Or, if you’re like me, you’ll ignore all this superstitious mumbo jumbo and just get on with enjoying life. I definitely won’t have any form of astrology dictate what goes on in mine.
The 1st of October is International Coffee Day. What better an excuse to get your buzz on.
Caffeine is the most widely used drug in the world. It raises the blood pressure and metabolic rate, which causes more oxygen to get to the brain. It’s well known for reducing fatigue and increasing alertness of course, so it can help in certain tasks – for example it’s been found to improve driving performance and reflexes. However tests have shown that it can have a negative impact on motor skill learning and perceptual memory, and can also cause anxiety and panic attacks. Not so great. If you’re properly caffeine-addicted and put away more than seven cups of joe (>300mg of caffeine) in a day, you might even end up hallucinating. If you manage to avoid hearing coffee overdose-induced voices, you could still end up being affected by irritability, muscle-twitching, insomnia, headaches and palpitations. Then good luck trying to give it up, as withdrawal can cause tiredness, depression and more of that anxiety.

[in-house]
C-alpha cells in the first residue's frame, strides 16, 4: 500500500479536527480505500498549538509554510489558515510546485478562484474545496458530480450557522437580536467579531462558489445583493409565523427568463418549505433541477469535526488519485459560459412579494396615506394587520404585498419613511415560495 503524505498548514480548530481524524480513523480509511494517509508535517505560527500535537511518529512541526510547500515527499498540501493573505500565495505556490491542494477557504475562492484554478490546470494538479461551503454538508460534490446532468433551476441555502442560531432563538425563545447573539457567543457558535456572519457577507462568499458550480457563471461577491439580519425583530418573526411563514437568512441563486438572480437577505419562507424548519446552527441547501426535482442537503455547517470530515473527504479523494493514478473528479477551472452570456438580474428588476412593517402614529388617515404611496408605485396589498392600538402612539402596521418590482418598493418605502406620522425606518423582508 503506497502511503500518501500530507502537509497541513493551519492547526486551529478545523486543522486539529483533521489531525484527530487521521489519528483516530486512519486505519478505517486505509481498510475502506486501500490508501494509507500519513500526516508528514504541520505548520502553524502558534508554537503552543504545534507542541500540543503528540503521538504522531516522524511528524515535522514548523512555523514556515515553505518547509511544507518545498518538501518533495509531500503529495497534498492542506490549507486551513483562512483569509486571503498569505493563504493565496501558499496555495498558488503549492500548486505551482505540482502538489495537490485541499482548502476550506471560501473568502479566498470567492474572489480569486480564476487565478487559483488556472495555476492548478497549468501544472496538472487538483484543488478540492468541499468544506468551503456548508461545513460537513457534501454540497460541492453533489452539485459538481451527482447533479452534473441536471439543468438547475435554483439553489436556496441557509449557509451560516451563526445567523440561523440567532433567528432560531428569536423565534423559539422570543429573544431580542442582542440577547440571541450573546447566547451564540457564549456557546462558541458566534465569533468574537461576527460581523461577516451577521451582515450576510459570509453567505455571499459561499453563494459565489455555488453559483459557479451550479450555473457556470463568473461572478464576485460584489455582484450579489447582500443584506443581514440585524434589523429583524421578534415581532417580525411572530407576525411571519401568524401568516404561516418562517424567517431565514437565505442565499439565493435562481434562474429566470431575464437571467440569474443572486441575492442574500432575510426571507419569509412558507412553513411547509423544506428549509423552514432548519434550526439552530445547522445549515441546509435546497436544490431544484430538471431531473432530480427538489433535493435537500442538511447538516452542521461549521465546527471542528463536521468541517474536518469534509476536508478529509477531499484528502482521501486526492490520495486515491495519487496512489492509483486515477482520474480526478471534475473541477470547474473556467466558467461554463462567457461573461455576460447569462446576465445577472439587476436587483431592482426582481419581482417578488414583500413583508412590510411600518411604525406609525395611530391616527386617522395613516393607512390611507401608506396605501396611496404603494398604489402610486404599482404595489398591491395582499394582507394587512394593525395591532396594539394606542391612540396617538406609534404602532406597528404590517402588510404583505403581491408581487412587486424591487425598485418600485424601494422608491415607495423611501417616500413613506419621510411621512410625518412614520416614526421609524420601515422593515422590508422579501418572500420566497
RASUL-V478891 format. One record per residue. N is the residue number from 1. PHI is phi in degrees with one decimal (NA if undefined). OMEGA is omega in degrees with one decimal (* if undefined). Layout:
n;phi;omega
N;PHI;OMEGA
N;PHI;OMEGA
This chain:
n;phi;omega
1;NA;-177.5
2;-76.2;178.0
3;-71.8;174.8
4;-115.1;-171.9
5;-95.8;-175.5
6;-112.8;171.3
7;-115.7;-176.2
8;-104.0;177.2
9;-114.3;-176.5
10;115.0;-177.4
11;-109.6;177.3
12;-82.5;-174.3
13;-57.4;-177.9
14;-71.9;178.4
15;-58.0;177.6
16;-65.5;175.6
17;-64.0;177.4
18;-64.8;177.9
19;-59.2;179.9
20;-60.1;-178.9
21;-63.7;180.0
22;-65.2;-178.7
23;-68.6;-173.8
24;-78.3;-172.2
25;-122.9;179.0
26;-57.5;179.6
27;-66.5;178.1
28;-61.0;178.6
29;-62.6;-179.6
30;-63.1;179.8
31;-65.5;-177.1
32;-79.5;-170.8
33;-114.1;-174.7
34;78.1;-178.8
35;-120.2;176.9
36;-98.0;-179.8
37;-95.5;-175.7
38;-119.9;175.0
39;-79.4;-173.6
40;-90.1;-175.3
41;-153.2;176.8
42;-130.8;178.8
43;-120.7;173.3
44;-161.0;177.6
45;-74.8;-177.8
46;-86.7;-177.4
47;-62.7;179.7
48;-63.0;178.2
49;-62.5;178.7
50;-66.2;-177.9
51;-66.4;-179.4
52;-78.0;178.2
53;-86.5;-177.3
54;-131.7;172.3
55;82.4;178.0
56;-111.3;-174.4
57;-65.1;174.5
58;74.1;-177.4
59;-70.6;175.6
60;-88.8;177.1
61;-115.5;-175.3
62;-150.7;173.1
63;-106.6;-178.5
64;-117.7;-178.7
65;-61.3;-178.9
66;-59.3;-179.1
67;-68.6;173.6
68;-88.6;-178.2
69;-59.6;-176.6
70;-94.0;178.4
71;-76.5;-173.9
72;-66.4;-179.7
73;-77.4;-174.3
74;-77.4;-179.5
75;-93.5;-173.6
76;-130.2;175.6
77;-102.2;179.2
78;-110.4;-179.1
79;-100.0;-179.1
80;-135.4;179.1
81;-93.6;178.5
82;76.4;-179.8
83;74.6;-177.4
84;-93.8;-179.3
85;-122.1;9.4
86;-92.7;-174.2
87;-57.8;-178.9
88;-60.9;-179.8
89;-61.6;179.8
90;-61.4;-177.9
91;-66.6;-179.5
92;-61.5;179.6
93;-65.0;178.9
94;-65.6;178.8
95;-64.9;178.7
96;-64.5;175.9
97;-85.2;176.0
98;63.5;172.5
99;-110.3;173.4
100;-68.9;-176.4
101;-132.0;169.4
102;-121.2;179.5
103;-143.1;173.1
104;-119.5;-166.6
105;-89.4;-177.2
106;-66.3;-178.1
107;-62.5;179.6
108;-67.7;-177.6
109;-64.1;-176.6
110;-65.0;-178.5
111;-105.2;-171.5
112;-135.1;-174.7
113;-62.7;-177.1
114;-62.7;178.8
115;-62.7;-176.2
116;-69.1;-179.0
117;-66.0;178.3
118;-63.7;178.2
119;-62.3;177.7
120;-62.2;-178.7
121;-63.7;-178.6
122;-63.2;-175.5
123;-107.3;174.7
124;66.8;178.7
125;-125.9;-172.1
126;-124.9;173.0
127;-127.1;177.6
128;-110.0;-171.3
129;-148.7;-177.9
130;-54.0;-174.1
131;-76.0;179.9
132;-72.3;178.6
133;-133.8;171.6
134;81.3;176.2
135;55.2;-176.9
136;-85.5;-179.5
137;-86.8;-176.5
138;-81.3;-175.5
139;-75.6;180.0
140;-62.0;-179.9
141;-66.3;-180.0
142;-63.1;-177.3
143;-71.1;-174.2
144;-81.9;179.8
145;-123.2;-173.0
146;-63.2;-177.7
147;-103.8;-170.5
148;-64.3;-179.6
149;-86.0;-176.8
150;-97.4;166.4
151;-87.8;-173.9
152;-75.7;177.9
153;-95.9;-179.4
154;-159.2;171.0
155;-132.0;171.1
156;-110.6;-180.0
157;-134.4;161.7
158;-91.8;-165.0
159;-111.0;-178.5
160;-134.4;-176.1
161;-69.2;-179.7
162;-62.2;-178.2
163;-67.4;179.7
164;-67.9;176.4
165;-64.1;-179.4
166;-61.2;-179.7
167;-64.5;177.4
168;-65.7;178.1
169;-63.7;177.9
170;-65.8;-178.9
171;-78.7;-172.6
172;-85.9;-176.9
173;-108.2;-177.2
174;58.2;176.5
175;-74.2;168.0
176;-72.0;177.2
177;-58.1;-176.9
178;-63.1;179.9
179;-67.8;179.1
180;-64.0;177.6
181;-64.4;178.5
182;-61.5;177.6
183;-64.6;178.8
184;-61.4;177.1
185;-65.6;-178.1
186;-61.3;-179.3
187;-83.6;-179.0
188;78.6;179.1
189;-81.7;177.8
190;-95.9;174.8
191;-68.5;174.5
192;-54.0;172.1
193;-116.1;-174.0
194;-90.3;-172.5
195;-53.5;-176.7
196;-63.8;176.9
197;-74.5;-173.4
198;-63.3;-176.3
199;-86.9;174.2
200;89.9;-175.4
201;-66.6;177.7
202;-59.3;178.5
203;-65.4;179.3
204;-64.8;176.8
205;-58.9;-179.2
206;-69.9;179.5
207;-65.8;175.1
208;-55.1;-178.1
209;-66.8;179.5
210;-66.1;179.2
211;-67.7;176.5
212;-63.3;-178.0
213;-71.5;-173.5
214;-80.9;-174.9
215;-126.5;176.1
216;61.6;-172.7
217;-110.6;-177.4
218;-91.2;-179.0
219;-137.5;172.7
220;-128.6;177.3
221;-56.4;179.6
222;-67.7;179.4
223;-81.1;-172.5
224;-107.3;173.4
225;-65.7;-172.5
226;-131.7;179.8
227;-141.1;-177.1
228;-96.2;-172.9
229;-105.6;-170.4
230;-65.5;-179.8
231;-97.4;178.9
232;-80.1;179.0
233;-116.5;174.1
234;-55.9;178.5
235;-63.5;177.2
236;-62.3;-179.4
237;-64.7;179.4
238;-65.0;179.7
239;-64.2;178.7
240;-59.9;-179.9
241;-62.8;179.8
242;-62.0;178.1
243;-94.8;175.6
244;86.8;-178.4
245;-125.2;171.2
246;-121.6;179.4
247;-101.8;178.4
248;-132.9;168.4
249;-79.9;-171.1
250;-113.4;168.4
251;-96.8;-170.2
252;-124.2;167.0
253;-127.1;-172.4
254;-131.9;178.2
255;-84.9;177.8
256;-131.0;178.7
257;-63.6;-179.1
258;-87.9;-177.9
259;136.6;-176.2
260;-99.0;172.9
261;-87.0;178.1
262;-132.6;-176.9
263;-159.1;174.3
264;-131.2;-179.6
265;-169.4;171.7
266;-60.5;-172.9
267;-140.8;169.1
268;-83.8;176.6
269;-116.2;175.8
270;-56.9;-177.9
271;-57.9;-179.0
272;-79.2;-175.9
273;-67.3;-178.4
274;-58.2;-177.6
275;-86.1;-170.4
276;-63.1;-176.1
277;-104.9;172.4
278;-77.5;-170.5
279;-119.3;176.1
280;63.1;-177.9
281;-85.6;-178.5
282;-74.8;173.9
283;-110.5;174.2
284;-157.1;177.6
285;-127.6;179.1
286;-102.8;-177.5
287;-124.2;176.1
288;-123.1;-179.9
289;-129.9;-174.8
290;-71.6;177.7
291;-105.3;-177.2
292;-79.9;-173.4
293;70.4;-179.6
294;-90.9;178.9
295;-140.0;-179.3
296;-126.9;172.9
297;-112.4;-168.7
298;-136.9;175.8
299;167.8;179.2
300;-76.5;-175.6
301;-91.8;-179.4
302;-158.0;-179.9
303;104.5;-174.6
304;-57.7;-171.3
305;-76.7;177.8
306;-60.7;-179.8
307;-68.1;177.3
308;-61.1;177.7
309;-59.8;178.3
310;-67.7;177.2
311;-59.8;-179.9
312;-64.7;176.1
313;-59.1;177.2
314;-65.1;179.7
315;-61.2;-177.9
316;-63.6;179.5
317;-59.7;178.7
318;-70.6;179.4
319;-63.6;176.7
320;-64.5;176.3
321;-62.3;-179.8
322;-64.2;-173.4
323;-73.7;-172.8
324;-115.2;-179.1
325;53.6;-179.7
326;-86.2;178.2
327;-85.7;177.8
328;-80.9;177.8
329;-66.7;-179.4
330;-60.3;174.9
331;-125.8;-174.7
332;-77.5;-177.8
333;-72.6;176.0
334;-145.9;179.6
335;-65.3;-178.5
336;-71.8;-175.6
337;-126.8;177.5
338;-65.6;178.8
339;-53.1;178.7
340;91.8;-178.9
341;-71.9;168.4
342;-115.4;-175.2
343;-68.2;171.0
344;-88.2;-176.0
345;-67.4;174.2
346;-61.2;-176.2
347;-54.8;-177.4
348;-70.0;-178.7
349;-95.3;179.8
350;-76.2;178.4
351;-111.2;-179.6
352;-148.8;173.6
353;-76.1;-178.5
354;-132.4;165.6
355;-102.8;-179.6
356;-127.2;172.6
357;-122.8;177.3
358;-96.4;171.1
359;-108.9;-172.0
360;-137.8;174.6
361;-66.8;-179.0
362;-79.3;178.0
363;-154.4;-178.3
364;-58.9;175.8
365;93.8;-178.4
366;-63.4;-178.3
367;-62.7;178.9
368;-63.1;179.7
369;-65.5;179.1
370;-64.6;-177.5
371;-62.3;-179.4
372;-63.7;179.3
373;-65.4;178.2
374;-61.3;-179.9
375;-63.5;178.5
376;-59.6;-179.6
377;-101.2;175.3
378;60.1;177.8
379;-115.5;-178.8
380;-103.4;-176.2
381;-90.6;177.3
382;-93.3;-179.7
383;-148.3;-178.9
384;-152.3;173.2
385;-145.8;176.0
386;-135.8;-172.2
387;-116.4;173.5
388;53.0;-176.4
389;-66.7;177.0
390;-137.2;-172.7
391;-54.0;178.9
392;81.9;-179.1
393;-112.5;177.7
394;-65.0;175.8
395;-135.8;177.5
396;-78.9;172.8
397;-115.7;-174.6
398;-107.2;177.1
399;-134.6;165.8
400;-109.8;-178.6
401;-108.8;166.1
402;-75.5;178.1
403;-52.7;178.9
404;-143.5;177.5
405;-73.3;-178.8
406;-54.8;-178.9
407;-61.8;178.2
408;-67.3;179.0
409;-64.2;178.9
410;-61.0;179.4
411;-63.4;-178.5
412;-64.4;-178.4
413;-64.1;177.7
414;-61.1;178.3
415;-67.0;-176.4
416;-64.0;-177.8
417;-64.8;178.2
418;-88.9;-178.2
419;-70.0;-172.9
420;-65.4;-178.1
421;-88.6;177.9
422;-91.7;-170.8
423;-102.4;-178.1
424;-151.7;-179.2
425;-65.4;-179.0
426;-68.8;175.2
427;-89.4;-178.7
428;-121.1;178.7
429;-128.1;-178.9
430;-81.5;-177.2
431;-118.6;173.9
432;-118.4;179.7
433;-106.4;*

I started suffering from withdrawal symptoms after the Olympic Games finished in Rio a couple of weeks ago. Luckily for me and Olympics fans everywhere, the Paralympic Games have started today! The Paralympics have taken a back seat to the Olympics in the past, but in London 2012 they were very much centre stage. From then on the Paralympians have been promoted as the “Superhumans” in the UK by Paralympics broadcaster, Channel 4.